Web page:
Gun-control advocates have their own studies and statistics, of course, and off we go down the rabbit hole, shouting at one another about the benefits of gun control. But let me add a parallel concern: What about the costs? Why should gun control be exempt from a cost-benefit analysis? Gun-control advocates brush away evidence of gun laws’ dubious value with the argument that if even one life could be saved, it’s worth trying. What’s the harm?
The harm is that 40 percent of Americans own guns, and like it or not, they identify with them, personally. Guns stand in for a whole range of values—individualism, strength, American exceptionalism—that many gun owners hold dear. Tell a gun owner that he cannot be trusted to own a firearm—particularly if you are an urban pundit with no experience around guns—and what he hears is an insult. Add to this that the bulk of the gun-buying public is made up of middle-aged white men with less than a college degree, and now you’re insulting a population already rubbed raw by decades of stagnant wages.
The harm we’ve done by messing with law-abiding Americans’ guns is significant. In 2010, I drove 11,000 miles around the United States talking to gun guys (for a book, to be published in the spring, that grew out of an article I wrote for this magazine), and I met many working guys, including plumbers, parks workers, nurses—natural Democrats in any other age—who wouldn’t listen to anything the Democratic party has to say because of its institutional hostility to guns. I’d argue that we’ve sacrificed generations of progress on health care, women’s and workers’ rights, and climate change by reflexively returning, at times like these, to an ill-informed call to ban firearms, and we haven’t gotten anything tangible in return. Aside from what it does to the progressive agenda, needlessly vilifying guns—and by extension, their owners—adds to the rancor that has us so politically frozen and culturally inflamed. Enough.
President Obama, to his credit, didn’t mention gun control in his comments today. Maybe that was just a political calculation; maybe, during an election year, he didn’t want to reopen a fight that has hurt his party so dearly in the past. But maybe it’s a hint of progress, a sign that we’re moving toward a more honest examination of who we are. ?
A reader responds:
This piece seriously mischaracterizes two scientific studies in its criticism of liberal attempts to restrict certain types of gun ownership. Baum writes, “In 2003, the Centers for Disease Control—no friend of the gun lobby—evaluated fifty-one studies on everything from the effectiveness of gun bans to laws requiring gun locks, and found no discernible effect on public safety by any of the measures we commonly think of as ‘gun control.’ Two years later, the American Journal of Preventive Medicine did a similar survey and came to much the same conclusion.”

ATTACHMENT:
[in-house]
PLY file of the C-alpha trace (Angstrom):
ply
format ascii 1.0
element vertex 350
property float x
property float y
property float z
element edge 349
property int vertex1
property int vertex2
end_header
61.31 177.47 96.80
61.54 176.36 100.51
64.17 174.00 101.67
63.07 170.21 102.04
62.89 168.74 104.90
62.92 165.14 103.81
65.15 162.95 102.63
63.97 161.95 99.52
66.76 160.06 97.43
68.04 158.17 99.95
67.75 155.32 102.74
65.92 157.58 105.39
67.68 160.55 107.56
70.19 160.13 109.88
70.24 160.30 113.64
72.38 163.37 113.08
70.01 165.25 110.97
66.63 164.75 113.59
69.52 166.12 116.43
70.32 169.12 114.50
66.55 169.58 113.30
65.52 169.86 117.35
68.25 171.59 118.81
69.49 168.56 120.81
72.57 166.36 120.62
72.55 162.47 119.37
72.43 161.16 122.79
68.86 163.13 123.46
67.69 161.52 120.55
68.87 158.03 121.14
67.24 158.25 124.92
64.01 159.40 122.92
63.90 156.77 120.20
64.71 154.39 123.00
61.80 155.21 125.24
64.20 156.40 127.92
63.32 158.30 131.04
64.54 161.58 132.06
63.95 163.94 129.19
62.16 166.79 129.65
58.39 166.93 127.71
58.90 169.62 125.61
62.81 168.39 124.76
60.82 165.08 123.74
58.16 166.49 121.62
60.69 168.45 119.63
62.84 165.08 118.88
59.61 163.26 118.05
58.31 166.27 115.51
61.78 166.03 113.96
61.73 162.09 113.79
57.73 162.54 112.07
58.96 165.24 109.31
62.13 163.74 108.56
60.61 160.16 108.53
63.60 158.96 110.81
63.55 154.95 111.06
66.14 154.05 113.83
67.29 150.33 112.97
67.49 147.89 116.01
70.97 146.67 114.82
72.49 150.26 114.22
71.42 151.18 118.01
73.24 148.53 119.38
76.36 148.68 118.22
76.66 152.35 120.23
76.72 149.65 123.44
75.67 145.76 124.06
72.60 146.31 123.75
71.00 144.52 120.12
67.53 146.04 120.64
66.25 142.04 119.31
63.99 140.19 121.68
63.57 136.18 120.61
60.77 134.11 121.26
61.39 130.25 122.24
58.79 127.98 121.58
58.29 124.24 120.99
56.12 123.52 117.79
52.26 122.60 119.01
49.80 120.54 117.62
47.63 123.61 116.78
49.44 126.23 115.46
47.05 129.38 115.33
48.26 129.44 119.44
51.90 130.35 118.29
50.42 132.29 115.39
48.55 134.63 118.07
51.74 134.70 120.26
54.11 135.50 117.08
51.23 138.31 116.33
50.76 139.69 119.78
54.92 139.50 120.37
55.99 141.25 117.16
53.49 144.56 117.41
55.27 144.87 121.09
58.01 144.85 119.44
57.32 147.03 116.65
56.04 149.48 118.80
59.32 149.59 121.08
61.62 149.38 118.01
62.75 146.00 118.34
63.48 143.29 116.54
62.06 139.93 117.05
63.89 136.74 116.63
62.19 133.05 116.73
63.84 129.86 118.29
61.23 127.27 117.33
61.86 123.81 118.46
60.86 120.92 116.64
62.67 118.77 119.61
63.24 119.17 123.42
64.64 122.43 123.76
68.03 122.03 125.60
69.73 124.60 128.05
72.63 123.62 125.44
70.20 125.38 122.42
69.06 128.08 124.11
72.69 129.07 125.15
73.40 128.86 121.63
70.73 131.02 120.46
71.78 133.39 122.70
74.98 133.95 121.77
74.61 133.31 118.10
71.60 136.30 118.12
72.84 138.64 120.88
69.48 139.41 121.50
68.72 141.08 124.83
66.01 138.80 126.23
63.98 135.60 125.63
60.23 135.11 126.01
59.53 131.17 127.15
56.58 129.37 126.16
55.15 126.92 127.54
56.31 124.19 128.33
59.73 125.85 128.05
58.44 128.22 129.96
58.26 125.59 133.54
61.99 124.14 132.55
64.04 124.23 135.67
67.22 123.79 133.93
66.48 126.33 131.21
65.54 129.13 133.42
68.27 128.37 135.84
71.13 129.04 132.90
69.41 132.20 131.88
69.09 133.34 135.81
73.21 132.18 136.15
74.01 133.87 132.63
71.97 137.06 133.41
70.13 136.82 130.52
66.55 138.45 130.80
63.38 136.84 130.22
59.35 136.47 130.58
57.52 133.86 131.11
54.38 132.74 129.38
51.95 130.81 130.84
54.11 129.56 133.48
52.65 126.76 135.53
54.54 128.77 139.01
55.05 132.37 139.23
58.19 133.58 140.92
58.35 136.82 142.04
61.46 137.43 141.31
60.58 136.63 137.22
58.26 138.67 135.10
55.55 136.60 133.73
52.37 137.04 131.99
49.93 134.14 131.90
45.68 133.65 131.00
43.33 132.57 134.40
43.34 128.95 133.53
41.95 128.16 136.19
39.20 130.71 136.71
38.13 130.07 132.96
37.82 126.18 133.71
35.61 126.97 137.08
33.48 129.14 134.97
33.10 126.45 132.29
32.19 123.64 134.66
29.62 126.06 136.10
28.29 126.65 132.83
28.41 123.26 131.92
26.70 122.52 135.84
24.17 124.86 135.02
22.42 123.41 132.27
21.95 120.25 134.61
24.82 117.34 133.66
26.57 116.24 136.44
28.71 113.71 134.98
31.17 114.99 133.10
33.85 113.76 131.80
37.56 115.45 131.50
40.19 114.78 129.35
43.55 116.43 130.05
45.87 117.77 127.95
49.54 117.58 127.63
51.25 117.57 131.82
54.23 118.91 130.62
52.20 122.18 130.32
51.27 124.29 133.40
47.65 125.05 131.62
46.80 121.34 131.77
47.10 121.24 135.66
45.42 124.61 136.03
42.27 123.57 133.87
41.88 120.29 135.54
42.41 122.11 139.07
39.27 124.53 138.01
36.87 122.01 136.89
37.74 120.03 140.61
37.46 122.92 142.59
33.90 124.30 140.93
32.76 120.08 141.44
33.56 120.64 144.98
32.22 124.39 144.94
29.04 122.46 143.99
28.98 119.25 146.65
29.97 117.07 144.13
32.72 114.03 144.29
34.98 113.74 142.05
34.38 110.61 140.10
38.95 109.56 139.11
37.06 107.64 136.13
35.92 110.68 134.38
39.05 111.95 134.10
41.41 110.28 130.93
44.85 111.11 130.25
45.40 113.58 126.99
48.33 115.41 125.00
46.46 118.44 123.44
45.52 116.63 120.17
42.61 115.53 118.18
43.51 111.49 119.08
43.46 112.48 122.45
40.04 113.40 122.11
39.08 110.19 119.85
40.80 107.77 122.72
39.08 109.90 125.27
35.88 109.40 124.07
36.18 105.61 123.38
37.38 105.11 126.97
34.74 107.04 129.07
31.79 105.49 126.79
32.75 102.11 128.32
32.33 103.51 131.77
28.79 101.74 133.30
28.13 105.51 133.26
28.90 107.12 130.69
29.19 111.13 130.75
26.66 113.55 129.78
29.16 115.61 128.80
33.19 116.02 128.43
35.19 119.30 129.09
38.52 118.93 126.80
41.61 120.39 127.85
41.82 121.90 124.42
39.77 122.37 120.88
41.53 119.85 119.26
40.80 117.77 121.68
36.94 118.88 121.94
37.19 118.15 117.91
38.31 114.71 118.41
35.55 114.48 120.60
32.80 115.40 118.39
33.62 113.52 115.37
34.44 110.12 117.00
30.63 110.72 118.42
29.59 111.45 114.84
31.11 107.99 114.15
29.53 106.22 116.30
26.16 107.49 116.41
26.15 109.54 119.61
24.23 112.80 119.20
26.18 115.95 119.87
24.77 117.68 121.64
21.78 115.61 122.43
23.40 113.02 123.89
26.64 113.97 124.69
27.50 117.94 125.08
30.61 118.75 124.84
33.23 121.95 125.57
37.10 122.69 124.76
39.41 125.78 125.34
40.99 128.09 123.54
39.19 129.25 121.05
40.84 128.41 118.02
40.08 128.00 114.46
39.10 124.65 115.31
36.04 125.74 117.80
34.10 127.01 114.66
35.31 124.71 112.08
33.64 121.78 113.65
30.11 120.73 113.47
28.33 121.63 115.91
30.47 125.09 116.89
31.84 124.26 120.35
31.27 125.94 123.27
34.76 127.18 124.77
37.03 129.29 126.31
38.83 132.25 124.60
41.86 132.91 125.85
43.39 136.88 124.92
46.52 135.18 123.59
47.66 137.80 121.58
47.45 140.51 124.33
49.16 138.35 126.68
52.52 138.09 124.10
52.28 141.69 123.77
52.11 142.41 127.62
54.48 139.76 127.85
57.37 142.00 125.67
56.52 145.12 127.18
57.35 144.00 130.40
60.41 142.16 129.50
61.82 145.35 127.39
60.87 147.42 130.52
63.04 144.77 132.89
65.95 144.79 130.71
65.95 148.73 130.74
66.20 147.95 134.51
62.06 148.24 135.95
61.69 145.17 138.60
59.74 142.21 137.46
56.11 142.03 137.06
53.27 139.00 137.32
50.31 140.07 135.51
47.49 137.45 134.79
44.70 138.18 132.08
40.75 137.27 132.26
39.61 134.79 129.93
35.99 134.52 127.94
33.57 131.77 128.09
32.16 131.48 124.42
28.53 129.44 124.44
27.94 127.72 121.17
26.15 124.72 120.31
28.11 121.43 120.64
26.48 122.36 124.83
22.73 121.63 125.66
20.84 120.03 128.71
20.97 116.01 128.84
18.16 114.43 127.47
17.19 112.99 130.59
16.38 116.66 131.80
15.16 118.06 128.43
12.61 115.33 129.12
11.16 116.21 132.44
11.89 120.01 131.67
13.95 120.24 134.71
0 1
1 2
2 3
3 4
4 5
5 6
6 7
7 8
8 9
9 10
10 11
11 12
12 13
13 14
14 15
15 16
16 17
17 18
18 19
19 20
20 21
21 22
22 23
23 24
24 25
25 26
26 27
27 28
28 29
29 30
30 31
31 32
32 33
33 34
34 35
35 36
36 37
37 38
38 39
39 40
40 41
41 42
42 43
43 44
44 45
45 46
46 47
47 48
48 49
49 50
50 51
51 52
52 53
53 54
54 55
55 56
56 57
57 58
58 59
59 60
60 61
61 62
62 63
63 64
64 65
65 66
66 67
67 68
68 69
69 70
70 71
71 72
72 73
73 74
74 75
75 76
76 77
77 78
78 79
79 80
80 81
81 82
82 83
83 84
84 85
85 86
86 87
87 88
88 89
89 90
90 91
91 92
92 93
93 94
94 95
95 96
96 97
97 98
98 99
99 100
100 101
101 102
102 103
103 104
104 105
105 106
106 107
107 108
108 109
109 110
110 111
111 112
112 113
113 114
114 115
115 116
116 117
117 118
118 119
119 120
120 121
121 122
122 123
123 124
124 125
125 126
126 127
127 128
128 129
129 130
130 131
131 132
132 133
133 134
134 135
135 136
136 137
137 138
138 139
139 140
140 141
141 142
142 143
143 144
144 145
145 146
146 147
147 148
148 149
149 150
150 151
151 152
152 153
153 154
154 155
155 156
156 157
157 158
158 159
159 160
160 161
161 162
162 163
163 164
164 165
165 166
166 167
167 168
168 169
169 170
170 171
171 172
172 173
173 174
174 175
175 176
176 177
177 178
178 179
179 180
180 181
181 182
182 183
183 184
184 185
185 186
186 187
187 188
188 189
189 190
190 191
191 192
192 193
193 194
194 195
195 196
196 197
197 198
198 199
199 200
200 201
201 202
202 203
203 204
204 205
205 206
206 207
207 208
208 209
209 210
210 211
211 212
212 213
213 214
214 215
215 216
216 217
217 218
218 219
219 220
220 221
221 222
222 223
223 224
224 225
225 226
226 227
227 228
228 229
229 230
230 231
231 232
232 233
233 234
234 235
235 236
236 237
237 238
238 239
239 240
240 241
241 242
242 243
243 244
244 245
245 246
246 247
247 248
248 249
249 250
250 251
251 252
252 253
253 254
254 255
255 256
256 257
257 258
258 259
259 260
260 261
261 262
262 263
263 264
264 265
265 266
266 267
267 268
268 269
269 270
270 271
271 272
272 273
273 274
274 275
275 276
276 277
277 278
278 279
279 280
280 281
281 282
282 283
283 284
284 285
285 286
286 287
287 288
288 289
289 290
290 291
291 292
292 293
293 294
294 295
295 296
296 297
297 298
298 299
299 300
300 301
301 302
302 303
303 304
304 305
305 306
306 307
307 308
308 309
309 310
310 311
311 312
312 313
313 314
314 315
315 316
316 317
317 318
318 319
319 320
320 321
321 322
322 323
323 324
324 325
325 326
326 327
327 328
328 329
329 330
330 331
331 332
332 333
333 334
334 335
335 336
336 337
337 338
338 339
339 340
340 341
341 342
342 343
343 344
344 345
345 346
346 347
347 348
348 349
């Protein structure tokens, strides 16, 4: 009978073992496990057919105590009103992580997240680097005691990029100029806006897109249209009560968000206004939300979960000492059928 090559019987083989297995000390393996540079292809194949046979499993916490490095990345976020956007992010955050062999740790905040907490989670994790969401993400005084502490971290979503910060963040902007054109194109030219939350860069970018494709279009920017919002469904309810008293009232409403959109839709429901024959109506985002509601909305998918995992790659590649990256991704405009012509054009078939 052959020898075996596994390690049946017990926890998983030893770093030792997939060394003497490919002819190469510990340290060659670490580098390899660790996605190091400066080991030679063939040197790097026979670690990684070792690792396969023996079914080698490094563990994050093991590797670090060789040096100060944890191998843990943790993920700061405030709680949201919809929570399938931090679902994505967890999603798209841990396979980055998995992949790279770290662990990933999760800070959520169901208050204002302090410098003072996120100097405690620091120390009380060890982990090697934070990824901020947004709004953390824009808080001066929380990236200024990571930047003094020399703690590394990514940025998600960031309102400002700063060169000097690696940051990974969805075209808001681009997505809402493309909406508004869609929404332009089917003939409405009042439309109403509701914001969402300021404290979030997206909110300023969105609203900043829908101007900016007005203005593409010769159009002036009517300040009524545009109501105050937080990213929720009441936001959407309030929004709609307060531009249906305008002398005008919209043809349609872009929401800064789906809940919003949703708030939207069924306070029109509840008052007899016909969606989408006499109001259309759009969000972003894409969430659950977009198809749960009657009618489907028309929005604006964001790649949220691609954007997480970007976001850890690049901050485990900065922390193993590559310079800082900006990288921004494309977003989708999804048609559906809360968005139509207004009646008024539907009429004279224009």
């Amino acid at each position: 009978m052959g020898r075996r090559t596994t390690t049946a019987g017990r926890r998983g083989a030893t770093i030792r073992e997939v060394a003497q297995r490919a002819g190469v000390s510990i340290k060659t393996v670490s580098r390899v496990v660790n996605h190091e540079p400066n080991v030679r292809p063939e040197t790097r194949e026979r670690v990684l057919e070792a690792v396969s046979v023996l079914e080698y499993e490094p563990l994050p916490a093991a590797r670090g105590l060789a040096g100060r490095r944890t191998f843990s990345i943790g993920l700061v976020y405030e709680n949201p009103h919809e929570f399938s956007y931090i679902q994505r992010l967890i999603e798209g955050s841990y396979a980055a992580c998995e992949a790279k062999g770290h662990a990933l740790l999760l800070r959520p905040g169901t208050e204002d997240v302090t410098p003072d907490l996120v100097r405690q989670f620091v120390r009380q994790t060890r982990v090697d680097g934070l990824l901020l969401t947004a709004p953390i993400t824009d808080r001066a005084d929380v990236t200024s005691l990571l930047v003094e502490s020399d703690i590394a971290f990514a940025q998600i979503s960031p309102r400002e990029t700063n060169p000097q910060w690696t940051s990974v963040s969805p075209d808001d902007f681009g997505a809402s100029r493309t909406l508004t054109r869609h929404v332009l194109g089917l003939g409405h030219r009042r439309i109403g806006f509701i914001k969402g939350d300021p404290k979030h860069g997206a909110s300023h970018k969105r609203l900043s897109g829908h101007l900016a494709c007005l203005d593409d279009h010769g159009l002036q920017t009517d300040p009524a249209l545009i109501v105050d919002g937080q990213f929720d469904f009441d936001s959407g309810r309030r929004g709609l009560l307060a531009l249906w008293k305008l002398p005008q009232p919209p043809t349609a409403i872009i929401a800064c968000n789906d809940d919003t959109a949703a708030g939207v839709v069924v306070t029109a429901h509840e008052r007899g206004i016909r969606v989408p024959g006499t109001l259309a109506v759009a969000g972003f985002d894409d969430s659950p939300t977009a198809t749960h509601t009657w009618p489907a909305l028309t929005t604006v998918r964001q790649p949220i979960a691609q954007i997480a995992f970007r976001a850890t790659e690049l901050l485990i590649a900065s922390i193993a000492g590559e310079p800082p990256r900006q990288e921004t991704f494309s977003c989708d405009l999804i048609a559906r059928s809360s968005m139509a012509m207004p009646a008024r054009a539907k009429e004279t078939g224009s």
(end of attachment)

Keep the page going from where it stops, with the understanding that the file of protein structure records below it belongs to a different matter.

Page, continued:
If one clicks through to read the hyperlinked studies to which Baum refers, one finds that the CDC study concludes, “The Task Force found insufficient evidence to determine the effectiveness of any of the firearms laws or combinations of laws reviewed on violent outcomes. (Note that insufficient evidence to determine effectiveness should not be interpreted as evidence of ineffectiveness.)” Similarly, the linked AJPM article abstract states, “Based on identified studies reviewed in this report, the evidence is insufficient to determine whether the United States firearms laws affect violence. It is concluded that evidence for the effectiveness of a given firearms law on an outcome is insufficient. It is not implied that the law has no effect; rather, it is not yet known what effect, if any, the law has on that outcome. Additional research is recommended on how laws might affect firearm-related injury and death in the United States.”
In other words, both of the studies advanced by Baum as evidence that gun-control laws are ineffective conclude nothing of the sort; rather, they conclude that not enough evidence exists to make any conclusion at all.
Dan Baum responds:
If fifty-one studies have been done to determine whether gun-control measures have an effect on public safety, and there’s no evidence to draw any conclusion at all, what does that tell you? And what does the CDC mean by, “Note that insufficient evidence to determine effectiveness should not be interpreted as evidence of ineffectiveness.” Why shouldn’t it? To me, it’s always sounded like the CDC can’t bring itself to say the obvious: That if evidence existed that gun control measures save lives, we’d see it. And we don’t. And this conclusion is corroborated by the stunning drop in crime during the past two decades, when gun laws have only grown looser.